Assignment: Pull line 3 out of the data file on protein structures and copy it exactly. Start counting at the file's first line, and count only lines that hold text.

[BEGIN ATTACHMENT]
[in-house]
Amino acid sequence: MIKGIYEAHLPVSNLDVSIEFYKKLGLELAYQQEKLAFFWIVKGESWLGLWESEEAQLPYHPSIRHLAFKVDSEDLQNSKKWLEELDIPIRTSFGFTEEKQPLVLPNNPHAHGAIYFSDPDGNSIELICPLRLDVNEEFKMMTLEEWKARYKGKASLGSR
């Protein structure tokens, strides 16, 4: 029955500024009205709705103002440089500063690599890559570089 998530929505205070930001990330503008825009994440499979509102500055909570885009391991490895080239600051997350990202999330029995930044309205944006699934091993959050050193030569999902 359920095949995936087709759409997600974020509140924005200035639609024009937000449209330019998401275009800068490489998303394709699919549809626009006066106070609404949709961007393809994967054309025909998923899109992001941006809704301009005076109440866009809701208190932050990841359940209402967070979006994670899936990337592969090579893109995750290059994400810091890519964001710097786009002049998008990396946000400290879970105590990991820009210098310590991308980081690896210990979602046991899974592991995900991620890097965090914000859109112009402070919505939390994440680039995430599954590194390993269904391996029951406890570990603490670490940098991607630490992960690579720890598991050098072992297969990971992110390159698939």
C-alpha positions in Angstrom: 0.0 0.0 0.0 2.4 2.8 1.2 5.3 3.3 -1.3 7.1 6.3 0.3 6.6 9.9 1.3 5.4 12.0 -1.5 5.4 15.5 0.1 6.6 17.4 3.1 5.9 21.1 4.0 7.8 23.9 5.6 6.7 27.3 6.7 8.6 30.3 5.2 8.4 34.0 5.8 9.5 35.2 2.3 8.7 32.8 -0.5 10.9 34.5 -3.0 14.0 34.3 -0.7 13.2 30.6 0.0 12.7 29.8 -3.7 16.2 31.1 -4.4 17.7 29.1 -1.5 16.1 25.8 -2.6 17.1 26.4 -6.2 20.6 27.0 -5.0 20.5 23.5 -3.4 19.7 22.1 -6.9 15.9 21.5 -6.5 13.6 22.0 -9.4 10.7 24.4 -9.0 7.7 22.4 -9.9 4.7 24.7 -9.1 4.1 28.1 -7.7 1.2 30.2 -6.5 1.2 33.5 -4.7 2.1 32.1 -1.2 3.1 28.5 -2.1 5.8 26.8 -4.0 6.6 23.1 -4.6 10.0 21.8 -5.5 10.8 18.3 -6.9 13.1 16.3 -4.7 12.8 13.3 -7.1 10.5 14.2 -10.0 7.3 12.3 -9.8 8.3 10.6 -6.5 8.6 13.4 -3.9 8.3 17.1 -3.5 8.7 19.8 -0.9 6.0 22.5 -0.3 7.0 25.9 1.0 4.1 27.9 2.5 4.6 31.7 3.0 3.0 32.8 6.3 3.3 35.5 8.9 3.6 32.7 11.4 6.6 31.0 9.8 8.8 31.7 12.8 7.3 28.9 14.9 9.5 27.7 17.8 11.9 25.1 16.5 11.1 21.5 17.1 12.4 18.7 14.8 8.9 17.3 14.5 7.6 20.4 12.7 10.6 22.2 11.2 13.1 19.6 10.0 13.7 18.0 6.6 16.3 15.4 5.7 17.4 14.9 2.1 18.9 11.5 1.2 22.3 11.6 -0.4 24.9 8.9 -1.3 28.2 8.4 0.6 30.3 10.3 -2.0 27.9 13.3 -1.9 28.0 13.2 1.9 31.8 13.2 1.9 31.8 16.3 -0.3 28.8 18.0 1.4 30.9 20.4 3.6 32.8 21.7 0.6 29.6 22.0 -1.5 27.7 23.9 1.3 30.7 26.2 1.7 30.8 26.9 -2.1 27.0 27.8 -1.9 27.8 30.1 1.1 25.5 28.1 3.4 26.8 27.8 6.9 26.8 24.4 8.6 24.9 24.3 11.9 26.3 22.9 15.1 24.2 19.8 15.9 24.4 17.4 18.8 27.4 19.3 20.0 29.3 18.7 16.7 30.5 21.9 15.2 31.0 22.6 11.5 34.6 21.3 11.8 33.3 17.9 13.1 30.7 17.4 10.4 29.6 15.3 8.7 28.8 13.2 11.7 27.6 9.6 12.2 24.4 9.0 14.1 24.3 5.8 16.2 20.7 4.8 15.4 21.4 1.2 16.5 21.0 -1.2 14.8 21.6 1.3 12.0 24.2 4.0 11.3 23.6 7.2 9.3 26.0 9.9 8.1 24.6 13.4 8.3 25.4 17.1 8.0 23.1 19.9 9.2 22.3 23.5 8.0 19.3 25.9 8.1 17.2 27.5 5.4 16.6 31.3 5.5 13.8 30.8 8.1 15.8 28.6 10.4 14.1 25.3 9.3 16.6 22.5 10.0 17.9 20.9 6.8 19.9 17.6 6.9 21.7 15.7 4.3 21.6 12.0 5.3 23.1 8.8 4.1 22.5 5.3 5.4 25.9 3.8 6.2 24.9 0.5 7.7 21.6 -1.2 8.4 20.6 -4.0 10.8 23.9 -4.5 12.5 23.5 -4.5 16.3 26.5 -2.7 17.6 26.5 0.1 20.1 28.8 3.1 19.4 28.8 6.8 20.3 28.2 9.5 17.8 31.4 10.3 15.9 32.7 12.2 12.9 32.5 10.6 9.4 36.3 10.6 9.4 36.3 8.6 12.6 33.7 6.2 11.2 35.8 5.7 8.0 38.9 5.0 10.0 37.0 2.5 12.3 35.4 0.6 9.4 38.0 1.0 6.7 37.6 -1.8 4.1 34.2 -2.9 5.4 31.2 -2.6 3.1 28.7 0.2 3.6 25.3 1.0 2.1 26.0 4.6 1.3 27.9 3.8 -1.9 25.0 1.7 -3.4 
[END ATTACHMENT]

């Protein structure tokens, strides 16, 4: 029955500024009205709705103002440089500063690599890559570089 998530929505205070930001990330503008825009994440499979509102500055909570885009391991490895080239600051997350990202999330029995930044309205944006699934091993959050050193030569999902 359920095949995936087709759409997600974020509140924005200035639609024009937000449209330019998401275009800068490489998303394709699919549809626009006066106070609404949709961007393809994967054309025909998923899109992001941006809704301009005076109440866009809701208190932050990841359940209402967070979006994670899936990337592969090579893109995750290059994400810091890519964001710097786009002049998008990396946000400290879970105590990991820009210098310590991308980081690896210990979602046991899974592991995900991620890097965090914000859109112009402070919505939390994440680039995430599954590194390993269904391996029951406890570990603490670490940098991607630490992960690579720890598991050098072992297969990971992110390159698939």